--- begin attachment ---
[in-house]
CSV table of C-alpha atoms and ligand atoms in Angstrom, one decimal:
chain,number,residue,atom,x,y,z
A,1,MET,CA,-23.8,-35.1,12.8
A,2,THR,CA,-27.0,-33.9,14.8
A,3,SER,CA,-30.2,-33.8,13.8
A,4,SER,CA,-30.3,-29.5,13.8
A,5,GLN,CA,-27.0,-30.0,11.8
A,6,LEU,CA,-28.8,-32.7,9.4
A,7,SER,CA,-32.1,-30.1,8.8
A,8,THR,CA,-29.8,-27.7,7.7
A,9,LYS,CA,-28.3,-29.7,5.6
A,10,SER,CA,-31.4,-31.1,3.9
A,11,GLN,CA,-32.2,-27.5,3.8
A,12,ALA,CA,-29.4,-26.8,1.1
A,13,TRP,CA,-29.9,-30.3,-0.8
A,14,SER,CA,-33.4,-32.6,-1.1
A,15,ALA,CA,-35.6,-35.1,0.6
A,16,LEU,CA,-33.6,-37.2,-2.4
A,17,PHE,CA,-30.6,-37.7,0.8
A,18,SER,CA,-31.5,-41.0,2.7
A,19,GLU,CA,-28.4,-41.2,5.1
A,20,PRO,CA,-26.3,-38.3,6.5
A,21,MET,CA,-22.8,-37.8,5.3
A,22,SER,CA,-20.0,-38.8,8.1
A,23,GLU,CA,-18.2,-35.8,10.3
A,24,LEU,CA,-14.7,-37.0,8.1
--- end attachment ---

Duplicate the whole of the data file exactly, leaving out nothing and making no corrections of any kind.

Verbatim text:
[in-house]
CSV table of C-alpha atoms and ligand atoms in Angstrom, one decimal:
chain,number,residue,atom,x,y,z
A,1,MET,CA,-23.8,-35.1,12.8
A,2,THR,CA,-27.0,-33.9,14.8
A,3,SER,CA,-30.2,-33.8,13.8
A,4,SER,CA,-30.3,-29.5,13.8
A,5,GLN,CA,-27.0,-30.0,11.8
A,6,LEU,CA,-28.8,-32.7,9.4
A,7,SER,CA,-32.1,-30.1,8.8
A,8,THR,CA,-29.8,-27.7,7.7
A,9,LYS,CA,-28.3,-29.7,5.6
A,10,SER,CA,-31.4,-31.1,3.9
A,11,GLN,CA,-32.2,-27.5,3.8
A,12,ALA,CA,-29.4,-26.8,1.1
A,13,TRP,CA,-29.9,-30.3,-0.8
A,14,SER,CA,-33.4,-32.6,-1.1
A,15,ALA,CA,-35.6,-35.1,0.6
A,16,LEU,CA,-33.6,-37.2,-2.4
A,17,PHE,CA,-30.6,-37.7,0.8
A,18,SER,CA,-31.5,-41.0,2.7
A,19,GLU,CA,-28.4,-41.2,5.1
A,20,PRO,CA,-26.3,-38.3,6.5
A,21,MET,CA,-22.8,-37.8,5.3
A,22,SER,CA,-20.0,-38.8,8.1
A,23,GLU,CA,-18.2,-35.8,10.3
A,24,LEU,CA,-14.7,-37.0,8.1